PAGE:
RIYADH, Oct 25 (Reuters) - Top Wall Street bankers renewed their warnings about the world economy on Tuesday amid geopolitical tensions and steep interest rate hikes to tackle decades-high inflation.
Goldman Sachs boss David Solomon said economic conditions would "tighten meaningfully from here" and the U.S. Federal Reserve could hike rates beyond 4.5-4.75% if it does not see real changes in behaviour.
"If they don't see real changes – labour is still very, very tight – they're obviously just playing with the demand side by tightening. But if they don't see real changes in behaviour, my guess is they'll go further," he said.
Speaking at Saudi Arabia's flagship investment conference in Riyadh, he said it was difficult to get out of "embedded inflation" without an economic slowdown.
The process of unwinding 40 years of "nationalized fixed income markets" is "disruptive", Solomon added.
JPMorgan Chase & Co's Chief Executive Jamie Dimon, speaking on the same panel, said the geopolitical situation was more concerning than a possible recession in the United States.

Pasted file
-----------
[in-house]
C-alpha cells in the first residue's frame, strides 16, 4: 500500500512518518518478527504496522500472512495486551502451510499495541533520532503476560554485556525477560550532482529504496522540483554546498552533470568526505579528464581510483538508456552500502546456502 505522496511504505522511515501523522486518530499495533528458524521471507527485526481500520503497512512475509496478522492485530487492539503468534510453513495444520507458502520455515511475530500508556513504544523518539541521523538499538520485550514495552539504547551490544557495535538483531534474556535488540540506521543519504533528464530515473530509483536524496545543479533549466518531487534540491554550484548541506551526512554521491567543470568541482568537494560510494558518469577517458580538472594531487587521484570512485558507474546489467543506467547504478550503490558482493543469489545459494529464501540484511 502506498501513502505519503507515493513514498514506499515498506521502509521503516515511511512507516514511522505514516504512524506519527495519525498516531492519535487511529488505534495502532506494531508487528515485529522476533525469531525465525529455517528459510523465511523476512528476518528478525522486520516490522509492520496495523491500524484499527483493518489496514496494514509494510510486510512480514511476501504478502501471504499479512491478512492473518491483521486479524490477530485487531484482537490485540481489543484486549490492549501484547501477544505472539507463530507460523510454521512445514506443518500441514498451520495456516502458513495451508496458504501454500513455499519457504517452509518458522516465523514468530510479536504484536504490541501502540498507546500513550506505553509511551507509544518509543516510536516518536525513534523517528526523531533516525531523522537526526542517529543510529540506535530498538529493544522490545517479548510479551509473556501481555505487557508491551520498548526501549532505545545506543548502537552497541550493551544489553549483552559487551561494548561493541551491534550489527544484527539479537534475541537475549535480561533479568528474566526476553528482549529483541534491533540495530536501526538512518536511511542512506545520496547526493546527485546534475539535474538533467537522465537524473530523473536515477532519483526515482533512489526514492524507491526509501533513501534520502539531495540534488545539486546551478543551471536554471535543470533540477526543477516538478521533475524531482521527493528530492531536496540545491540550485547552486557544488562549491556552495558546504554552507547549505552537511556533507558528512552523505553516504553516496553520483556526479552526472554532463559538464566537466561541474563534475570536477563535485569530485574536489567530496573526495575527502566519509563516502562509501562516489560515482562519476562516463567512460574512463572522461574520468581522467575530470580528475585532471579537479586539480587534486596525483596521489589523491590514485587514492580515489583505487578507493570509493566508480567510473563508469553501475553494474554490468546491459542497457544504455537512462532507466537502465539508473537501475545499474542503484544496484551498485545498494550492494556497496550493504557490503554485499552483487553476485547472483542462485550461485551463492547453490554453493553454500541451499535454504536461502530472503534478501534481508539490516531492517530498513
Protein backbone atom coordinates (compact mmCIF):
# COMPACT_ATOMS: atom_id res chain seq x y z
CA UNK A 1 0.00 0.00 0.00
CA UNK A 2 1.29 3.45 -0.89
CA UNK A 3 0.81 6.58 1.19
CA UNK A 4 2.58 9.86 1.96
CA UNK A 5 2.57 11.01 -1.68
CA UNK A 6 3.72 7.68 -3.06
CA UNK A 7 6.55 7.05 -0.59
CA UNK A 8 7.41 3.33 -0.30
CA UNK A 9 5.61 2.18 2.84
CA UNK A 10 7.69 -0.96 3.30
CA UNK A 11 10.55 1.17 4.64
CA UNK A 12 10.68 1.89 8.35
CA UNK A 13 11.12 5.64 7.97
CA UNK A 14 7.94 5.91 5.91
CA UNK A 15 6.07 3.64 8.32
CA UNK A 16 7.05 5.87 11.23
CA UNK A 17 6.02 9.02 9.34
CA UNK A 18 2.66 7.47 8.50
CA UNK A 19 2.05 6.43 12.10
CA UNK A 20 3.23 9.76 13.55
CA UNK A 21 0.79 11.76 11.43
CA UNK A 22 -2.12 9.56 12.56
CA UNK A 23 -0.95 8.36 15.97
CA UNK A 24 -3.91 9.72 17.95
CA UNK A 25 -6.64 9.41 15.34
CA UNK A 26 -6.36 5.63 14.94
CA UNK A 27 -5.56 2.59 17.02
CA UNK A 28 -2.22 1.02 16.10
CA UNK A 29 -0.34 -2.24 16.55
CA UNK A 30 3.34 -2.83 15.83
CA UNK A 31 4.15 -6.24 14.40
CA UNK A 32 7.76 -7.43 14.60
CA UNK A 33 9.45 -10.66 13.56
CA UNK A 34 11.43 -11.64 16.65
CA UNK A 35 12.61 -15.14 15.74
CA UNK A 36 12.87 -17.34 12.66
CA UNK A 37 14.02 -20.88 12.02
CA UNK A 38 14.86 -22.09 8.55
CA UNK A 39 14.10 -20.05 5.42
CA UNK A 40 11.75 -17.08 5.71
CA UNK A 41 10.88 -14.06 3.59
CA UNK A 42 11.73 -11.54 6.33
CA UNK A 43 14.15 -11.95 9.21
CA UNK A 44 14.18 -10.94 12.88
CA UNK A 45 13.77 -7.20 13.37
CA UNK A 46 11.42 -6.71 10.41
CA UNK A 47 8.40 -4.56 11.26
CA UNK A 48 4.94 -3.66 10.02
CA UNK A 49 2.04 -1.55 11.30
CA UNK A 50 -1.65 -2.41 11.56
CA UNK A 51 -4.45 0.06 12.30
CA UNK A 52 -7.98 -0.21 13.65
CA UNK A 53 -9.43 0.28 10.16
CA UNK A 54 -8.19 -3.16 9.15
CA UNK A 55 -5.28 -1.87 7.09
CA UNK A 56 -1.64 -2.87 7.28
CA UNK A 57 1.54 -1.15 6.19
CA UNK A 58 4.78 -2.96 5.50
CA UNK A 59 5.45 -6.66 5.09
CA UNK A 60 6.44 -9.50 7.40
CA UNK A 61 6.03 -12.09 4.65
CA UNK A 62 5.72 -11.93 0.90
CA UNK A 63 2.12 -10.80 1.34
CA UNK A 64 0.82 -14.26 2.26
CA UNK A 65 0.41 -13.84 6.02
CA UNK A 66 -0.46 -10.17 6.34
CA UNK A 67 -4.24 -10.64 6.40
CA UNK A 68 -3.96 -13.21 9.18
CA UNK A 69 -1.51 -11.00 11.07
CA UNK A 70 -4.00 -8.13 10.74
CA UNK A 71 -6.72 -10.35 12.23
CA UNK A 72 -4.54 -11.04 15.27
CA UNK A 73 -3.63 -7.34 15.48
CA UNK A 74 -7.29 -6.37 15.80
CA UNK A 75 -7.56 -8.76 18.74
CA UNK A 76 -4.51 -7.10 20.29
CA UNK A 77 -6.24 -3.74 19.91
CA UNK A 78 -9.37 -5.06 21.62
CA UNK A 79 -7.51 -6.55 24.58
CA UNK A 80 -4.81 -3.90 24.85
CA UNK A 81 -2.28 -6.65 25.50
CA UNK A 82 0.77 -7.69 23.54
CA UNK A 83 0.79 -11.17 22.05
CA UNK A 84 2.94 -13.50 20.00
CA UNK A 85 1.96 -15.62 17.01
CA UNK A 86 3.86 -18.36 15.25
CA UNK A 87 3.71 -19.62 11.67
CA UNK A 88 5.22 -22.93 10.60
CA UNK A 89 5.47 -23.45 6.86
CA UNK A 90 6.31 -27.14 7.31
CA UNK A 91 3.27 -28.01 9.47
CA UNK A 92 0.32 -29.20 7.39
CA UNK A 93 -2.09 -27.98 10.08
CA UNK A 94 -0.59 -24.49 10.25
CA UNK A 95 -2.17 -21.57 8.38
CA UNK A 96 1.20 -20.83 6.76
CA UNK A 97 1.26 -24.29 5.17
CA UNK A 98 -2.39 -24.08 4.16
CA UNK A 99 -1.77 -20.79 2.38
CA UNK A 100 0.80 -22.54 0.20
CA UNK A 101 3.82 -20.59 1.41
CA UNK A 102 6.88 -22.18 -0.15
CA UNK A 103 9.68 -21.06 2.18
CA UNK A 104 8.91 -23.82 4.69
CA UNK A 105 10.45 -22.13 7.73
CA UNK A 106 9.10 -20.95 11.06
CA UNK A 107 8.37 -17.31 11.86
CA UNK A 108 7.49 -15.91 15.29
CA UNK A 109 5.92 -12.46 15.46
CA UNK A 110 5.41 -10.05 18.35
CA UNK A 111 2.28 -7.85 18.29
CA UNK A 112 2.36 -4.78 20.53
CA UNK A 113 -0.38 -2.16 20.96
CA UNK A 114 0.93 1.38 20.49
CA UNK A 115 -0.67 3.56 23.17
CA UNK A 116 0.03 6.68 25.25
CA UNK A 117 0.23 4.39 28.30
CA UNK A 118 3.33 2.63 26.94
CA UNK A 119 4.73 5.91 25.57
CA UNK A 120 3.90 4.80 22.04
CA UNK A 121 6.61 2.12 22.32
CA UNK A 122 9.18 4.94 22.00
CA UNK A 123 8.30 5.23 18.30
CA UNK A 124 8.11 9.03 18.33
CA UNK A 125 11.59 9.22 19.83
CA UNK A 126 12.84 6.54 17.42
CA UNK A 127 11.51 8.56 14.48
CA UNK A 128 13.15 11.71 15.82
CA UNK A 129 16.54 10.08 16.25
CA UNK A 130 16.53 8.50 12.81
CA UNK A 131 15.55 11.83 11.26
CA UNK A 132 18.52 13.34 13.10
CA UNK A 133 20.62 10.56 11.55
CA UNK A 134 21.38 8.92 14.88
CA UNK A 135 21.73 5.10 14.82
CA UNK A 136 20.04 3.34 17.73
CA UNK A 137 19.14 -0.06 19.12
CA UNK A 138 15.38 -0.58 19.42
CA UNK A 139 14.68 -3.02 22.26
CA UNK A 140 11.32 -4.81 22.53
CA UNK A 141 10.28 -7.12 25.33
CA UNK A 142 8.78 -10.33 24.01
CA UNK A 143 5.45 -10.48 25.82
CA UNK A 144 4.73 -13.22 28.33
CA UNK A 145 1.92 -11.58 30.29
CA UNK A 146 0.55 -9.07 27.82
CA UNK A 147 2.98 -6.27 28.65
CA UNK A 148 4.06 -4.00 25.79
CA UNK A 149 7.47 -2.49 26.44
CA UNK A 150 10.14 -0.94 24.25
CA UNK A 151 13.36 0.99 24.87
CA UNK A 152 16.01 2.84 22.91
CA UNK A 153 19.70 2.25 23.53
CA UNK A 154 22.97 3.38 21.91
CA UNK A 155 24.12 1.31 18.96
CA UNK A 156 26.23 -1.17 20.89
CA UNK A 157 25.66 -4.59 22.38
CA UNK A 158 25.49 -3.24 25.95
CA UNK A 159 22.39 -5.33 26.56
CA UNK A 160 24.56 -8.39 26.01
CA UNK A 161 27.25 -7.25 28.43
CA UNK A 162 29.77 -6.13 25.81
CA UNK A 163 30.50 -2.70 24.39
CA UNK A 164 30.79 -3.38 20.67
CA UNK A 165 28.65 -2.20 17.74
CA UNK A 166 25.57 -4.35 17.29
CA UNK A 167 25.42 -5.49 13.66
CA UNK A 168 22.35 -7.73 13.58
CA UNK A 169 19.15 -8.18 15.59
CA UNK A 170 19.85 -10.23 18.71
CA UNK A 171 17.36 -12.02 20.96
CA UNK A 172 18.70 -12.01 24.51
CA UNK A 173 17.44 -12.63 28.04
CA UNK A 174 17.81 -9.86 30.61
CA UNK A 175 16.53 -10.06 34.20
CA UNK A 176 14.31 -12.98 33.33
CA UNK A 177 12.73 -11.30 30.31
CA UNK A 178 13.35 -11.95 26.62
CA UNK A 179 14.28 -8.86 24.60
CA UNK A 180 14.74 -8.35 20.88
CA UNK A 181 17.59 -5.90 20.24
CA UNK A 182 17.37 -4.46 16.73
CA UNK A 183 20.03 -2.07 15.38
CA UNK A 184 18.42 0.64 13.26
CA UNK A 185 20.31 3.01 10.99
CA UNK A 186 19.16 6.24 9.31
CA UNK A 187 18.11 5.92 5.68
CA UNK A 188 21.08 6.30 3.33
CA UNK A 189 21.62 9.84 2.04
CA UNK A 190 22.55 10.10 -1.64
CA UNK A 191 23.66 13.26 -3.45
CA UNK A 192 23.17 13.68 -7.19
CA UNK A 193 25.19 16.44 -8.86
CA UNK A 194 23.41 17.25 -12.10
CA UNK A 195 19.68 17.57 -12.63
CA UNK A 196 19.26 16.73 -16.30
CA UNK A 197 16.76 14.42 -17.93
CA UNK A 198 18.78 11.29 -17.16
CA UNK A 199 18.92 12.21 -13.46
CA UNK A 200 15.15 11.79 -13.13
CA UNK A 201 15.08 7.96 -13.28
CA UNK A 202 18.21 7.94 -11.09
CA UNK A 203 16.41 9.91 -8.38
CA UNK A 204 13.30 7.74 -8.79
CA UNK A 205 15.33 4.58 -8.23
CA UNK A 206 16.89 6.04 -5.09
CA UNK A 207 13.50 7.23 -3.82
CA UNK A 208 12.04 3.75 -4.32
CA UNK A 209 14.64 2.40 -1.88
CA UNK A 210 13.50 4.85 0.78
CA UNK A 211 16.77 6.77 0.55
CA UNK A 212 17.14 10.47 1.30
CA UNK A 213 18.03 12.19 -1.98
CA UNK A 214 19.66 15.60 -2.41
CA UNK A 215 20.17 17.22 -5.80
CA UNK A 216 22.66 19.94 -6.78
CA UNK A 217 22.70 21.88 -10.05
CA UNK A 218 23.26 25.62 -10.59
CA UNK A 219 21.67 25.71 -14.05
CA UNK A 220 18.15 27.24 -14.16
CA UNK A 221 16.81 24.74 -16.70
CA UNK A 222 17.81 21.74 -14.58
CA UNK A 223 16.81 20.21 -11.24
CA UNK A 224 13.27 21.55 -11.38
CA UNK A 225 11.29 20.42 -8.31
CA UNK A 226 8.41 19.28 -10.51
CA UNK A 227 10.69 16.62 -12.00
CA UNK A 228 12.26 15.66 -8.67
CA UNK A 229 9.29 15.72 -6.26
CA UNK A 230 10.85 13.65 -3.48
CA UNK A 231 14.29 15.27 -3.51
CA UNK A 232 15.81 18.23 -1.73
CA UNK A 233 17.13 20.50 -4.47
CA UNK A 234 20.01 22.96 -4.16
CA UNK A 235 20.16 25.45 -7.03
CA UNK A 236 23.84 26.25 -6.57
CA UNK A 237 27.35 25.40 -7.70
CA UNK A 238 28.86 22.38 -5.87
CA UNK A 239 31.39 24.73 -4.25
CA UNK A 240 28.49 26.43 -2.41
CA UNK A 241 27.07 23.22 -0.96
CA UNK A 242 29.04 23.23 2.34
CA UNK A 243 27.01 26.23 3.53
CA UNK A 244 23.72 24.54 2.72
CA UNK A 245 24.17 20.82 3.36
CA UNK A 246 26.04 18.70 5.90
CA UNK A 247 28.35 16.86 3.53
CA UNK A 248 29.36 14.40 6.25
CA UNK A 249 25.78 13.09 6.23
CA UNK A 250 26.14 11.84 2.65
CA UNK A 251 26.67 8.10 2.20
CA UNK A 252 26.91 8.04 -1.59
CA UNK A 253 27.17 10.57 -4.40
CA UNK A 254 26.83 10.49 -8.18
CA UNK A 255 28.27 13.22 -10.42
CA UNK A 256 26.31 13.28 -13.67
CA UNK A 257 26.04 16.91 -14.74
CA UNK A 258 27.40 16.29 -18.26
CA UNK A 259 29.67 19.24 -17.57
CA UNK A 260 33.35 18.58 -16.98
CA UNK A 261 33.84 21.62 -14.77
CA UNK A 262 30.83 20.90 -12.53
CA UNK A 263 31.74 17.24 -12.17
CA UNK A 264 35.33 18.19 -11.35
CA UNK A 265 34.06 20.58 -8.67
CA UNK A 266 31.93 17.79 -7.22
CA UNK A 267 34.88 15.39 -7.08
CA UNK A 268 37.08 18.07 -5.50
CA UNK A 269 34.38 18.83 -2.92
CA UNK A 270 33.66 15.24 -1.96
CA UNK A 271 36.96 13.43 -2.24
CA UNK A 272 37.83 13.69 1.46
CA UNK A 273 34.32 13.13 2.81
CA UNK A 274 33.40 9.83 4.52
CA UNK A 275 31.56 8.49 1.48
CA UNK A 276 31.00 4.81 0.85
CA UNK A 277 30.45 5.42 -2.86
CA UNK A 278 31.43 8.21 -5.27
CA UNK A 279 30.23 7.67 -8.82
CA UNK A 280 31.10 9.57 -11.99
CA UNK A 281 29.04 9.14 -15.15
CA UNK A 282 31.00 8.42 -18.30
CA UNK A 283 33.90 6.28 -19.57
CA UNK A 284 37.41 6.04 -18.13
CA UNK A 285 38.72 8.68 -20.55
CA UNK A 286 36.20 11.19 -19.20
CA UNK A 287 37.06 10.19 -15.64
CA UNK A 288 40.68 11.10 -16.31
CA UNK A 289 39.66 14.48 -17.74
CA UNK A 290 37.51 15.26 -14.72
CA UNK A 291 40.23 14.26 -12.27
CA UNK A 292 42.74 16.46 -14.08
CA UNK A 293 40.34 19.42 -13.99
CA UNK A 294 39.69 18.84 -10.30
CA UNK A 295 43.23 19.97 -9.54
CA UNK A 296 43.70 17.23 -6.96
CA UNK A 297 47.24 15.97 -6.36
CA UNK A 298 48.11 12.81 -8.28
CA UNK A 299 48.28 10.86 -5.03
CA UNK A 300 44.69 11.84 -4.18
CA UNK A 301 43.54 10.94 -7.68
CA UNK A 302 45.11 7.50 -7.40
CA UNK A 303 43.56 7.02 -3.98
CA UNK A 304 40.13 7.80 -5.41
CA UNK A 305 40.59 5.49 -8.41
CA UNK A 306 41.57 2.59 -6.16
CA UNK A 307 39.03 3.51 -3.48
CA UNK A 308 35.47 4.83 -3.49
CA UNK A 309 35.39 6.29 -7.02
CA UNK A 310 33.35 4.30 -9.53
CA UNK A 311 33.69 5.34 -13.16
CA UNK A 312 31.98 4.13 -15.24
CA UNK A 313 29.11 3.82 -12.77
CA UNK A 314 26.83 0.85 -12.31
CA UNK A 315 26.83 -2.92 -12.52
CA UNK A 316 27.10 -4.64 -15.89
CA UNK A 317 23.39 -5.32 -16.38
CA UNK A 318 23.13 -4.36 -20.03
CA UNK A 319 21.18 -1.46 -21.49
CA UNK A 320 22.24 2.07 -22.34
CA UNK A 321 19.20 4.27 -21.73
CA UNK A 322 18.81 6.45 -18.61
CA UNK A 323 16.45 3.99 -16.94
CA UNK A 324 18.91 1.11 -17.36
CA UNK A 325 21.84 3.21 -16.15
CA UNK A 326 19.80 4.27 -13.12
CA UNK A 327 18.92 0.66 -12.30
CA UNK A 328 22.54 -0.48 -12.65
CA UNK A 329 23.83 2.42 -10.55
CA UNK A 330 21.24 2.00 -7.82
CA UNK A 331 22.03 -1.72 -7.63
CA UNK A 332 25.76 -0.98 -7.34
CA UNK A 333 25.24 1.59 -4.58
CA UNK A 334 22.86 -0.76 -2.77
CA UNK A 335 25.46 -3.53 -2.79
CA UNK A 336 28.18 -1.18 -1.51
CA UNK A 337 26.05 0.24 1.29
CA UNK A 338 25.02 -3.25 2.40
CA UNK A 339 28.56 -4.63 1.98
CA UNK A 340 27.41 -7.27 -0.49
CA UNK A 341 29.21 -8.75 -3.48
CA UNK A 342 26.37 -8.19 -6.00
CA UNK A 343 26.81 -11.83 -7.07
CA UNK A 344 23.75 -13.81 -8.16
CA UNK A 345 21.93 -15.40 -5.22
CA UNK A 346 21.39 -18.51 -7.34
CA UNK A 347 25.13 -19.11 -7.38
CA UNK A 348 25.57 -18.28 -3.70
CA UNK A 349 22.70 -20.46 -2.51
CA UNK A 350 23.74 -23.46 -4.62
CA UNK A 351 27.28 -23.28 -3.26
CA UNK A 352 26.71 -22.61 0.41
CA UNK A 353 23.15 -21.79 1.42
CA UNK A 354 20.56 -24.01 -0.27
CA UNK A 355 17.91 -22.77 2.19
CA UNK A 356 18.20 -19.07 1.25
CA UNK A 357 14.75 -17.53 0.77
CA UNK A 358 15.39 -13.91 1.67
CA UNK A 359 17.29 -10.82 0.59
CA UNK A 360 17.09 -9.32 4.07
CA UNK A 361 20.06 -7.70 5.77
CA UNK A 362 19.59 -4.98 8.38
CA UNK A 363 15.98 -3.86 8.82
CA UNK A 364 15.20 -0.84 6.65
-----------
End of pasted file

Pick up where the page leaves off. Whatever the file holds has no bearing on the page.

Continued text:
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Dimon said the conflict between Russia and Ukraine, and tensions between the United States and China were more worrisome than a potential U.S. recession.
"There's a lot of stuff on the horizon which is bad and could – not necessarily – but could put the U.S. in recession," he said. "But that's not the most important thing for what we think about. We'll manage right through that. I would worry much more about the geopolitics in the world today."
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